“I’m the luckiest girl in the world,” my daughter Jenna once told me. She meant it. I don’t think it’s so much that Jenna has a great life–which she would be the first to tell you that she does–but the fact that she appreciates her life. It’s been said that people are not grateful because they’re happy, they’re happy because they’re grateful. I believe this. In my daughter’s case, she’s quick to see the positive in her experiences and express gratitude. And, I believe, it’s precisely this gratitude that attracts more good things to her.
For instance, several years back Jenna confided in me that one of her bucket list items was to see Bono–the lead singer and song writer of the mega successful rock group U2–in concert. She had been a long time Bono fan, even, as a teenager, hunting down his boyhood home in the tough Northside suburb of Finglas in Dublin, Ireland. (Fortunately a concerned Irishman picked her up, warning her that it wasn’t the kind of place that a young American lady should be wandering around.)
So when Jenna found out that U2 was coming in concert to her hometown of Salt Lake City, she could hardly contain herself. “I can’t wait,” she told me. “I just hope I can get tickets before they sell out.”
She didn’t. The concert sold out in a record fifteen minutes. She was disappointed but shrugged it off. “I guess it wasn’t to be this time.”
A few months later, still several weeks before the U2 concert, I was speaking locally for an international company’s Christmas Party when the company owners began giving away prizes to their employees. The company had had an especially lucrative year and I watched in amazement as they gave away hundreds of gifts: everything from ipods to snowmobiles and new cars. One of the prizes was a U2 package featuring a book on U2, a U2 purse and two tickets to the upcoming concert. Noticing that the winner didn’t seem especially excited about what he’d won, I asked him if he would be willing to sell his tickets. “Sure,” he said. “I have no idea who U2 is.”
I purchased the tickets and the next day informed my daughter that I had a surprise for her. As I got ready to give her what I thought would be the surprise of a lifetime I made an awful discovery. The two tickets I’d bought had been purchased at different times. They were not next to each other–they weren’t even close to each other–which meant she would be going to the concert alone. Suddenly my surprise didn’t seem so great.
When I showed Jenna the tickets she was ecstatic, throwing her arms around me. “You’re so good to me,” she said.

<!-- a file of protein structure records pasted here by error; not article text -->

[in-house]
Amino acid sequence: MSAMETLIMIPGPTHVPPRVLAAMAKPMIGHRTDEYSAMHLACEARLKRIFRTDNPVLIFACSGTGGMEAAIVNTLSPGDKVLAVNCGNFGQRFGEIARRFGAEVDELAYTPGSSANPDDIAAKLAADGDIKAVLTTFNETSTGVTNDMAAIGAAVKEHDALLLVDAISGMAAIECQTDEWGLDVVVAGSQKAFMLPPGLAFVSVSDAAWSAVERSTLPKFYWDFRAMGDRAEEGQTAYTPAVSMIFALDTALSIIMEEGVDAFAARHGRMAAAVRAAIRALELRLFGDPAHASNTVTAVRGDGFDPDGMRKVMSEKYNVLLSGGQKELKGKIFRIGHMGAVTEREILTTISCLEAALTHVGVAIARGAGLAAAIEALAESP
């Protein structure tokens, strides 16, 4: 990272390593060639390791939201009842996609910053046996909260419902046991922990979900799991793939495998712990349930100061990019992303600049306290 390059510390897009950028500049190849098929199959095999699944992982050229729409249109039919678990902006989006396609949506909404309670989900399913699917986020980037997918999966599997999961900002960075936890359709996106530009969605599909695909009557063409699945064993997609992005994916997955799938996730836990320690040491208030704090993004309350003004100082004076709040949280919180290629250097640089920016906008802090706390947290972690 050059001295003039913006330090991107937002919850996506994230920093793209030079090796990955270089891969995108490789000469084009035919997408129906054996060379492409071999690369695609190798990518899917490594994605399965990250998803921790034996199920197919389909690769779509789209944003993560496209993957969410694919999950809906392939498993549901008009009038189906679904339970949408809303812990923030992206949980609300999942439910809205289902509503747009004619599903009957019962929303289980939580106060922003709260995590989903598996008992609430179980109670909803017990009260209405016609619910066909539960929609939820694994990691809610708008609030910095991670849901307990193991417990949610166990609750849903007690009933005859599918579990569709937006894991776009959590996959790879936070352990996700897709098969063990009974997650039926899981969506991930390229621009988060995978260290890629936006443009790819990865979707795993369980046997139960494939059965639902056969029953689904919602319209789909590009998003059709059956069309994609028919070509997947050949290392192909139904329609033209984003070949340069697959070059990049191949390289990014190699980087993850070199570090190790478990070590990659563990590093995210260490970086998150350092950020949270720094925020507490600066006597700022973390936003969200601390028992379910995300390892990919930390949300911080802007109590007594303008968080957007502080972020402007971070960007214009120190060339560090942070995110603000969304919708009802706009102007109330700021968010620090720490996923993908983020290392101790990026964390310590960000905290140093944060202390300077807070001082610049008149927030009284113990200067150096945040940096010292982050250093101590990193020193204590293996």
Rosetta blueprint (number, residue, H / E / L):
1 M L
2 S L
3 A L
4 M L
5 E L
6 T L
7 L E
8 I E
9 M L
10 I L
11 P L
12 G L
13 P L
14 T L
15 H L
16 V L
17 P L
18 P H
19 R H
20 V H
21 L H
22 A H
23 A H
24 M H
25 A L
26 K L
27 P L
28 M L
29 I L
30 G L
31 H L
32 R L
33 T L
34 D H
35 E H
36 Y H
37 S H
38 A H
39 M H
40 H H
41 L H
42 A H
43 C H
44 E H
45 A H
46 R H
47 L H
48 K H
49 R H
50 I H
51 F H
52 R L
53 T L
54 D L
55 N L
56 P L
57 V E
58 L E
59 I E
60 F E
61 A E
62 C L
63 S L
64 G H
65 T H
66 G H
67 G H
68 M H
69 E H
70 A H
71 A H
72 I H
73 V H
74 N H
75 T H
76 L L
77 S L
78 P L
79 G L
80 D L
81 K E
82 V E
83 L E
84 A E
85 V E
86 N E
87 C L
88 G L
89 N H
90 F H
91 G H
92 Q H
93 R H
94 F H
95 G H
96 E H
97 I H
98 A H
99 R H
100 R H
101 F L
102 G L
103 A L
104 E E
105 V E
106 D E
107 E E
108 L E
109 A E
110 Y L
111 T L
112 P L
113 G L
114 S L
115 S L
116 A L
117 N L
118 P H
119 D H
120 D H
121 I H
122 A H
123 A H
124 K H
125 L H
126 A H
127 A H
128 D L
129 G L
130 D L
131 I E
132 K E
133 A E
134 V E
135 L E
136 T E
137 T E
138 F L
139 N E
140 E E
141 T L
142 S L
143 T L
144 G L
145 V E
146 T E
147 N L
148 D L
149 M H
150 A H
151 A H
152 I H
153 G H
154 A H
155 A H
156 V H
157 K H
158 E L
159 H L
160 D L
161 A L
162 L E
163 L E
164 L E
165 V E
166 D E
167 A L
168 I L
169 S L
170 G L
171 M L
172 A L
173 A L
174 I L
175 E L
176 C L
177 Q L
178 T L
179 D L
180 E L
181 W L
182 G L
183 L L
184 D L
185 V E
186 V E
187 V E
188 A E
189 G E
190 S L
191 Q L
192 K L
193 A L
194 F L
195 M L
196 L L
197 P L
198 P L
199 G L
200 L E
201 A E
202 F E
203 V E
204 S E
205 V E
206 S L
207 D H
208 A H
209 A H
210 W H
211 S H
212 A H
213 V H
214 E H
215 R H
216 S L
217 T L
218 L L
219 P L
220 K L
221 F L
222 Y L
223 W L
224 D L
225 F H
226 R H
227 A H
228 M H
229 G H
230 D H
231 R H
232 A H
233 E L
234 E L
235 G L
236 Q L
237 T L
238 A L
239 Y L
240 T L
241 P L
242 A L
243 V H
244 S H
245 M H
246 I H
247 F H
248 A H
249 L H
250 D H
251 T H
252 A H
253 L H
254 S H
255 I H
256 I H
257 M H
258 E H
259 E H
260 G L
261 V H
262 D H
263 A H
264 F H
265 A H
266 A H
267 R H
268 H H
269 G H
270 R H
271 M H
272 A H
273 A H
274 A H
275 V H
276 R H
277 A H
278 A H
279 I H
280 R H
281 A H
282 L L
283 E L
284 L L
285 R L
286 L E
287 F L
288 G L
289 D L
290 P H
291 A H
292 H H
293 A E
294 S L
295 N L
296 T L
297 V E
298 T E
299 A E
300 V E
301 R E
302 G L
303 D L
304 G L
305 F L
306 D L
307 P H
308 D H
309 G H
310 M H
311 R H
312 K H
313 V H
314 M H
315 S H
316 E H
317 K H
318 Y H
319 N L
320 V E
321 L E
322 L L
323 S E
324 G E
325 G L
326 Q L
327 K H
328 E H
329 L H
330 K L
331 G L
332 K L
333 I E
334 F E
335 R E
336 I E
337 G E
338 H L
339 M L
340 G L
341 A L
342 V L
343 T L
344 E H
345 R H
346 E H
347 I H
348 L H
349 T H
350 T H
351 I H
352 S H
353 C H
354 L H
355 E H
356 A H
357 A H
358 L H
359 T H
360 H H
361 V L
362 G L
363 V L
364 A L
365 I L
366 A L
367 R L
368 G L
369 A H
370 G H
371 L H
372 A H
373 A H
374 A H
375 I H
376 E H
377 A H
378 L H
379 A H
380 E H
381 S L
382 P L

“Unfortunately, it’s not as great as it sounds,” I replied. “The tickets aren’t together. I’m sorry.”
Jenna laughed. “You bought me tickets to U2 and you’re apologizing? Are you kidding? You’re the best dad ever! Besides, things will work out.”
Honestly, how could you not love giving to someone so grateful?
Jenna invited her younger sister, Allyson, to go to the concert with her. The night of the concert both my daughters again thanked me for the tickets and left for the show. Several hours later I received a call from Jenna’s phone. I answered to blaring music. “Jenna?”
“Dad,” she shouted. “You’ll never believe where I am. I’m literally three feet from Bono. I can touch him. I just got his sweat on me.”
“Bono’s sweating on you?”
“I’ll tell you about it later,” she said. “Got to go. Thank you, thank you, thank you.”
Later that night, Jenna told me what had transpired. As my daughters were entering the concert, handing in their mismatched tickets at the gate, a gigantic, tattoo-covered security guard looked the girls over then said in a thick Irish brogue, “Just a moment, please. I need to see your tickets.”
Jenna quizzically handed the man her ticket. He ran it through a machine then shook his head. “I’m sorry. This ticket’s no good.”
Jenna’s heart froze. “What? My dad bought them.”
“I’m sorry, it’s no good.” He turned to my other daughter. “Now let me see yours.” Allyson anxiously surrendered her ticket to the man. He frowned. “Just as I thought. This one’s no good either. I’m afraid you’re going to need these.” He handed my daughters two day-glo orange wrist bands. Jenna looked at the guard. “What are these?”
“Like I said, your tickets weren’t any good. So I’m putting you on the stage with the band.”
“Are you serious?”
“As a heart attack. Say hi to Bono for me.”
Jenna squealed. “May I hug you?”
The giant guard smiled. “Sure.” He hugged her with his massive arms.
Life has taught me that there are none so impoverished as those who will not acknowledge the blessings in their lives. But those who remember to be thankful for those blessings seem to attract a whole lot more to be thankful for. Just something to ponder this Thanksgiving Holiday.
Please Share. Richard Paul Evans is a New York Times and USA Today bestselling author of more than thirty books. His latest book is, THE MISTLETOE INN. You may order your copies now at Amazon, at a discount, by clicking this link. THE MISTLETOE INN